8/28/12 - air, airborne, and airplanes

In today's excerpt - the power of myths and the success of a prophylactic called Airborne:

"There is a widespread assumption that traveling on planes can be dangerous because of the recirculated air and the fre­quency of sick passengers on board. Most people think that air on planes is largely recirculated, enabling germs to flow around the cabin and infect multiple people. People generally have a notion that when they travel by plane they run a higher risk of catching a cold than in other contexts (working in public buildings, traveling by train, etc.). Victoria Knight-McDowell (a schoolteacher) and her husband, Rider McDowell (a writer), developed a prophylactic (something you take to avoid catching something else) dietary supplement called Airborne.

"Airborne's initial packaging and marketing focused on the assumed risk of getting sick while flying. By 2008 this product was generating over $300 million in sales and could be found in travelers' pockets across the United States (including my academic colleagues and even members of my family). The product label implies that taking it regularly can boost one's immune system and thus prevent or cure colds (however, it never states that it actually does so). The ingredients include vitamin C, which has been shown to have limited success at reducing the length of a cold (largely by reducing the symptoms), and many people in our society think that taking a lot of vitamin C can help rid them of a cold. None of the other ingredients have been demonstrated to be effective against colds or specifically beneficial for the immune system (nor has Airborne itself, which is not regulated by the FDA).

"How is this anecdote relevant to our myths about human nature? It reflects a broader myth about biology and technology that influences behavior. Even a small myth, when popular, can affect the way a society thinks, acts, and spends money. How is it a myth? Well, for one, it is simply not true that air on planes is predominantly recirculated or germ-laden. Modern airplanes mix some compressed air with air drawn in from outside and the mix is about 50 percent at any given time. The air is refreshed throughout the flight with very effective filters and there is a total changeover in cabin air (that is total cabin air moving through the filters) every three minutes or so. So the danger from planes and disease (unless one is seated directly next to someone who is highly contagious) is pretty minimal relative to what one risks in most large office buildings. Also, what we call the common cold comes from viruses (mostly a group of rhinoviruses and corona viruses), meaning that one would need an antiviral drug or compound to prevent them. We do not currently have one. There is no vaccine for these viruses and the only demonstrated method of avoiding a cold is to ensure the viruses do not get into your upper respiratory tract (washing hands regularly and not touching your mouth and nose is probably your best bet).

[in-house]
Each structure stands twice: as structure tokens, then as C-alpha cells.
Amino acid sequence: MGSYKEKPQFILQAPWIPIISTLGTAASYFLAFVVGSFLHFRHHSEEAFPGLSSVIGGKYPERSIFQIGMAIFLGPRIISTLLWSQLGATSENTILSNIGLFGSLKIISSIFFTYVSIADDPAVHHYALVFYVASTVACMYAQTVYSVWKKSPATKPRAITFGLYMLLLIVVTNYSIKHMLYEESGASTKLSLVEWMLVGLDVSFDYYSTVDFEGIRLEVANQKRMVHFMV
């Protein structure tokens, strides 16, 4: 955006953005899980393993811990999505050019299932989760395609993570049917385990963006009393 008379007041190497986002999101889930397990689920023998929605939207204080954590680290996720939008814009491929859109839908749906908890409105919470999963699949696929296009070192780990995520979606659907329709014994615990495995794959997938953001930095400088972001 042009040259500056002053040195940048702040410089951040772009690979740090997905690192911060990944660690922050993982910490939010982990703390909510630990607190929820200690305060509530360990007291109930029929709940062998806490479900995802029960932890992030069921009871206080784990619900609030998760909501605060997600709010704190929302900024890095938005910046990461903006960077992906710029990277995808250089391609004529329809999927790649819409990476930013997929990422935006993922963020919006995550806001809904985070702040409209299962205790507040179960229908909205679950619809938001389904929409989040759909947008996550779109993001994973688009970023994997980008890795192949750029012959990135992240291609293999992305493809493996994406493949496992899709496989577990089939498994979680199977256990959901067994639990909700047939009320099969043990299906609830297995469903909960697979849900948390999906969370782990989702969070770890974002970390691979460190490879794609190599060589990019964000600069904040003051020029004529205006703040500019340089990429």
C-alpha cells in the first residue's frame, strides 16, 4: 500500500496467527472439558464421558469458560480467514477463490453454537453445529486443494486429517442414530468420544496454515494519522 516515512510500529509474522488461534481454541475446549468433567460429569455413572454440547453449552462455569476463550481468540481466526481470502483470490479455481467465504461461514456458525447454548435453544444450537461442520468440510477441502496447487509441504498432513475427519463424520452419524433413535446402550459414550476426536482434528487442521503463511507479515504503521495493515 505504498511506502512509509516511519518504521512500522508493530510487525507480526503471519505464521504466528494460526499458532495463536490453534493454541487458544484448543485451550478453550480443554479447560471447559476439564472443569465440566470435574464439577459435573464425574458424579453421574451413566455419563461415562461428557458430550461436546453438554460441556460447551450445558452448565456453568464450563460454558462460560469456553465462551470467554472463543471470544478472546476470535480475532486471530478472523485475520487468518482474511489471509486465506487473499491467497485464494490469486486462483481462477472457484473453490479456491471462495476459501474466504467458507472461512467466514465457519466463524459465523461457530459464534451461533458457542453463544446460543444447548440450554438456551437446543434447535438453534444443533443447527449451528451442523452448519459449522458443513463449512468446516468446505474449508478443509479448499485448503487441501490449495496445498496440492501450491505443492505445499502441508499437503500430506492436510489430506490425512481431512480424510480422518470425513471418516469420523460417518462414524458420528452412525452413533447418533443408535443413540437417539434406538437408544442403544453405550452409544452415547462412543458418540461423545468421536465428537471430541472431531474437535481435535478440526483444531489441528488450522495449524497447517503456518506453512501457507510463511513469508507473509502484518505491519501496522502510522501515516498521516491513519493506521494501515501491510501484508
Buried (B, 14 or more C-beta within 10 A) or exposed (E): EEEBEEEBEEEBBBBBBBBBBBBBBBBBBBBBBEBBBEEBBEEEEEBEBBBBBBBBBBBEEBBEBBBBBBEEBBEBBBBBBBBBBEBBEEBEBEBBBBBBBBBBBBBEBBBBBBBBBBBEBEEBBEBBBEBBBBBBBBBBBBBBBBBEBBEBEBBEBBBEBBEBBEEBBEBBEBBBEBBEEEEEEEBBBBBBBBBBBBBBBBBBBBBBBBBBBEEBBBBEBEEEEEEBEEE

"What we actually know about technology shows us that planes are not particularly dangerous places to catch a cold, and biological and medical research shows us that there is nothing (currently) that we could consume that would help us avoid or prevent catching a cold. Yet, tens of thousands of people have purchased Airborne prior to flying in the expectation that they are about to undertake a disease risk (the plane journey) and that these dietary supplements (Airborne) will protect them from the disease (a cold). Despite easily available information busting the myths of plane travel and the effectiveness of Airborne, and what we actually know about cold viruses and catching colds, this myth set remains present and powerful."


Agustin Fuentes


Race, Monogamy, and Other Lies They Told You


University of California Press


Copyright 2012 by the Regents of the University of California


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